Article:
My long term career goal is to establish an independent research program aimed at leveraging cutting-edge optical technologies available in mice to study neural circuits underlying cognitive functions. To facilitate this goal, I have received training in a variety of techniques including cellular neurophysiology, functional two-photon microscopy, and viral-based circuit tracing. During the mentored phase of this award, I will work under the supervision of Professor Mriganka Sur, a pioneer in optical methods for interrogation of neural circuits, with advice from a mentoring team consisting of Professors Ann Graybiel, Kay Tye, and Wasim Malik. Additional training in behavioral task design, projection-specific optogenetic manipulations, and computational methods for data analysis from these mentors will equip me with the tools necessary to probe neural underpinnings of cognitive functions and springboard me to an independent career. This work will be done at the Brain and Cognitive Sciences department at MIT, which offers both expansive infrastructural resources and a vibrant intellectual community necessary for making fundamental discoveries on the circuit-basis of behavior. During my NRSA-sponsored postdoctoral training, I identified a crucial role for visual cortical inputs to the anterior cingulate subdivision of the prefrontal cortex (PFC) in visual decision making. My immediate goal is to ascertain exactly which cognitive functions are supported by this area and the underlying circuit-level mechanisms. While the PFC has been widely implicated in guiding attention and motor planning, it is unclear if the same or distinct neural substrates underlie these functions. According to the ?pre-motor theory of attention?, attention is an emergent property of networks that implement actions and, hence, the same set of neurons contribute to both attention and motor planning. However, recent evidence suggests that these functions are served by distinct cell-types. In this K99 application, I will test the hypothesis that distinct PFC cell-types target either the visual cortex or superior colliculus, a midbrain structure that coordinates motor behavior, to guide attentional modulation of sensory processing or motor planning, respectively. In Aim 1, I will use optogenetic inactivation to test the contribution of visual cortex, superior colliculus, or PFC to performance on a novel two-choice visual task with specific temporal epochs for attentional engagement or motor planning. (Aim 2a) Next, I will use projection-specific optogenetic inactivation to test the hypothesis that PFC cell- types that project to visual cortex contribute to attentional processing of visual stimuli, whereas cells projecting to superior colliculus contribute to motor planning. (Aim 2b) Using two-photon microscopy, I will measure the neural signatures of attentional engagement and motor planning in these two cell-types. (Aim 3) In the independent phase of the award, I will use a viral-based disynaptic tracing strategy to identify the sources of inputs onto specific projection cell-types in the PFC. Using dual-color two-photon microscopy and optogenetic inhibition, I will determine how long-range input axons contribute to neural coding of task variables by specific PFC projection cell-types Together, these studies will clarify circuit-level mechanisms of PFC contributions to attention and motor planning.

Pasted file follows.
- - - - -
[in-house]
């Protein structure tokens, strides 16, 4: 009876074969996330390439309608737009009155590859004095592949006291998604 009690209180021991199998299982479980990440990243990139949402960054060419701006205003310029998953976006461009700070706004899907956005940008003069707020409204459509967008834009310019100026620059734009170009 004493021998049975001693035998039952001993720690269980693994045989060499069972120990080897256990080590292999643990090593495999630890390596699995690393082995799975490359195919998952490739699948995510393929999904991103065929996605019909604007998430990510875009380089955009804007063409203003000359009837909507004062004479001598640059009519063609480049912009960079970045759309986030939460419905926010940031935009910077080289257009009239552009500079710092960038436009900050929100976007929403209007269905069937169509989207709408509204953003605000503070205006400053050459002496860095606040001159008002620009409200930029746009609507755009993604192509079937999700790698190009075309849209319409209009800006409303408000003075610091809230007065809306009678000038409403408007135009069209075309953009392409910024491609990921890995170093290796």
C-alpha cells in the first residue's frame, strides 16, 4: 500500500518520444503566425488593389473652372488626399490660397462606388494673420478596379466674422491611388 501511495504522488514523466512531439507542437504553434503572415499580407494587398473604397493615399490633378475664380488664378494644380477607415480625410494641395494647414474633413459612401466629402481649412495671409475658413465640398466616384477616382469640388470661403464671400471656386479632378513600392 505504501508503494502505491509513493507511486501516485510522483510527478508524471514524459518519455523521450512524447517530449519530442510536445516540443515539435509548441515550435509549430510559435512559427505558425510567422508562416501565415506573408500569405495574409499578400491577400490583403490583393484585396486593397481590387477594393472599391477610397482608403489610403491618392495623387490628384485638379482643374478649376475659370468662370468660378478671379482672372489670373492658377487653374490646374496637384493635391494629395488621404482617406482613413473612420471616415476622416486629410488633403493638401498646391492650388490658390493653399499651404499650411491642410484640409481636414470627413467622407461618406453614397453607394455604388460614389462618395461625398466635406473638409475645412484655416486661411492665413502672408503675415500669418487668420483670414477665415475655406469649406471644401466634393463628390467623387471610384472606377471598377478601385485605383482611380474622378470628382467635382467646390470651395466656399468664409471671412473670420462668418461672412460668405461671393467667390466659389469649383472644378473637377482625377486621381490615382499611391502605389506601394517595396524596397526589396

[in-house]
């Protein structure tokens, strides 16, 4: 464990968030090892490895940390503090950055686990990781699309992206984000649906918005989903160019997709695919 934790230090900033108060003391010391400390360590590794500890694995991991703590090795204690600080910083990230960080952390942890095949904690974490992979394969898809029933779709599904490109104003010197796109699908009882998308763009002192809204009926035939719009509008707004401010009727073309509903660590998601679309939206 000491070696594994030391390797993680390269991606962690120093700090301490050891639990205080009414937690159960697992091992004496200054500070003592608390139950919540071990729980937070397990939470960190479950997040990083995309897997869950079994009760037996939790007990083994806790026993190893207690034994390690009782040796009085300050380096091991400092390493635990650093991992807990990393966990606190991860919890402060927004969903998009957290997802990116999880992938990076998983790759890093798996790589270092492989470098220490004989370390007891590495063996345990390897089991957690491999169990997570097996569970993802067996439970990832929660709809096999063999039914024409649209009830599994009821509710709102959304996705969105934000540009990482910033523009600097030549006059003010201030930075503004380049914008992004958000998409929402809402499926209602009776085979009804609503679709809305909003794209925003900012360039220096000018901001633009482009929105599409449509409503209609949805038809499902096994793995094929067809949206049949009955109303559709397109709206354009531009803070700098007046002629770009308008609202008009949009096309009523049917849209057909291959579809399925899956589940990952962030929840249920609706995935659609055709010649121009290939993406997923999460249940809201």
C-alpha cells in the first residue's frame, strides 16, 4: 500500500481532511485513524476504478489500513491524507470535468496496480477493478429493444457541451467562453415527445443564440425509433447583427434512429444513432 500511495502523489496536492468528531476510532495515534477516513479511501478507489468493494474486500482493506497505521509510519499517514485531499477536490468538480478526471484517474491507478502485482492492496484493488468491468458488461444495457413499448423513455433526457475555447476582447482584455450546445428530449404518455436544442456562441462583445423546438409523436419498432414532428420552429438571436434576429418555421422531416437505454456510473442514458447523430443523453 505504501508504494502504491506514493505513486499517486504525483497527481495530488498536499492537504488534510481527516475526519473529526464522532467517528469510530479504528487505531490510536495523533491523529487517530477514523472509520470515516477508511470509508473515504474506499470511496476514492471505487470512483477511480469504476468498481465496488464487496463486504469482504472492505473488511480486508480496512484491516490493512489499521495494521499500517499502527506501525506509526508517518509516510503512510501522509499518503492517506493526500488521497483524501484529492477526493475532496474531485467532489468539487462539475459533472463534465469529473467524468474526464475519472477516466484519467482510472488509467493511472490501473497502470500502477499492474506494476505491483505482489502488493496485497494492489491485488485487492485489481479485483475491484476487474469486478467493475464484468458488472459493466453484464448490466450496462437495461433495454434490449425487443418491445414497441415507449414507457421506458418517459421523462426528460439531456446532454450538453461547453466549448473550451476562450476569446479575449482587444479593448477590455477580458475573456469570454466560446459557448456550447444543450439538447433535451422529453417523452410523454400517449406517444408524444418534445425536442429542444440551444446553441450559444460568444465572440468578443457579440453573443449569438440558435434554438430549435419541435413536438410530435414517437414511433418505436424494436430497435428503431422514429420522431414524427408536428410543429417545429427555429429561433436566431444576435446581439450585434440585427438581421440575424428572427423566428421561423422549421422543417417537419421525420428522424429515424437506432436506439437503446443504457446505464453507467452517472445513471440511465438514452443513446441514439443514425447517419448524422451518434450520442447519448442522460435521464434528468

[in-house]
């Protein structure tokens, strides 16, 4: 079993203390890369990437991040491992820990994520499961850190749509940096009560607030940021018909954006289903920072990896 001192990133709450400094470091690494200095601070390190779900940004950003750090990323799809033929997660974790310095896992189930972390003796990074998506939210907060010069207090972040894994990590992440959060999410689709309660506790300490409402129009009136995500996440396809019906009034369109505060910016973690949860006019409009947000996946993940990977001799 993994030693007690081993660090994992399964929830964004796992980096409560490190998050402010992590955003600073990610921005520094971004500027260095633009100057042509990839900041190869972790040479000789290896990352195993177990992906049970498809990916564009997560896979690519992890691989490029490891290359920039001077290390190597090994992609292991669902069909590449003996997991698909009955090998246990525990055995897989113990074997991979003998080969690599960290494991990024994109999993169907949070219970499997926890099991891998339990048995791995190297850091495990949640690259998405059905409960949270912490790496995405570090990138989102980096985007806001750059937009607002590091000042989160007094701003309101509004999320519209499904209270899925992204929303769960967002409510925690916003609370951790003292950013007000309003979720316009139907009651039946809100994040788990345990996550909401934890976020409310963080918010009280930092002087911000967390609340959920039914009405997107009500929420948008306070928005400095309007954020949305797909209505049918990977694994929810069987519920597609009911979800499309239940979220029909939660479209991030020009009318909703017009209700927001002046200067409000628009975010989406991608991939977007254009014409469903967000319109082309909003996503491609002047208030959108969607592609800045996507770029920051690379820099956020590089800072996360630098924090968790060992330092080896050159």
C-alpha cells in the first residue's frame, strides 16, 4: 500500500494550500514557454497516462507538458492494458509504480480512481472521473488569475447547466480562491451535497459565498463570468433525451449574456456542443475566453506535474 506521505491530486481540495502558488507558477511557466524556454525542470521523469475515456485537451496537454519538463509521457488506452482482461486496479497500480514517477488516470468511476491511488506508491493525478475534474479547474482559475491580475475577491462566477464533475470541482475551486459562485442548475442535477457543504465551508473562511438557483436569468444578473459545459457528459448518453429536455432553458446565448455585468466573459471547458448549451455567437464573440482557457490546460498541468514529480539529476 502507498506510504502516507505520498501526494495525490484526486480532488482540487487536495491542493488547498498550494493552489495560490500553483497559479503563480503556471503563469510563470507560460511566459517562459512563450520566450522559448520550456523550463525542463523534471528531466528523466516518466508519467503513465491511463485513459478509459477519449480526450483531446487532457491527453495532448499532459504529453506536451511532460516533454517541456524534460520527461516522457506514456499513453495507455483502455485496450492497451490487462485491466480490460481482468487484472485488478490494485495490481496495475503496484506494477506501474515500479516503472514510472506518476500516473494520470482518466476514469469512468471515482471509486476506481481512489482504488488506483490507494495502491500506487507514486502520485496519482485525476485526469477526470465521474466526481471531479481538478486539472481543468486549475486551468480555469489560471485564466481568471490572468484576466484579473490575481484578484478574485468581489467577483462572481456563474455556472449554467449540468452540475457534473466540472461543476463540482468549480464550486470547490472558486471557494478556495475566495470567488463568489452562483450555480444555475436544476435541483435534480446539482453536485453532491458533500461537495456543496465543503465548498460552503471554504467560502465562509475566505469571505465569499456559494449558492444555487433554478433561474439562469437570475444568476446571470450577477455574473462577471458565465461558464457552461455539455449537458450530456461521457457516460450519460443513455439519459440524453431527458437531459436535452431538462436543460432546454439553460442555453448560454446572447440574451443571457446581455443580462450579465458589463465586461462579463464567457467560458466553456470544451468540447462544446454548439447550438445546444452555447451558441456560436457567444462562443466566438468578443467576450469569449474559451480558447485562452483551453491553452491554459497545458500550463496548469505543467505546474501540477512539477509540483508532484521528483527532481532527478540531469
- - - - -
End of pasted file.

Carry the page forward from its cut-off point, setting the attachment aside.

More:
|Effective start/end date||8/1/17 → 12/31/19|
- National Institute of Mental Health: $128,925.00
- National Institute of Mental Health: $127,885.00
Explore the research topics touched on by this project. These labels are generated based on the underlying awards/grants. Together they form a unique fingerprint.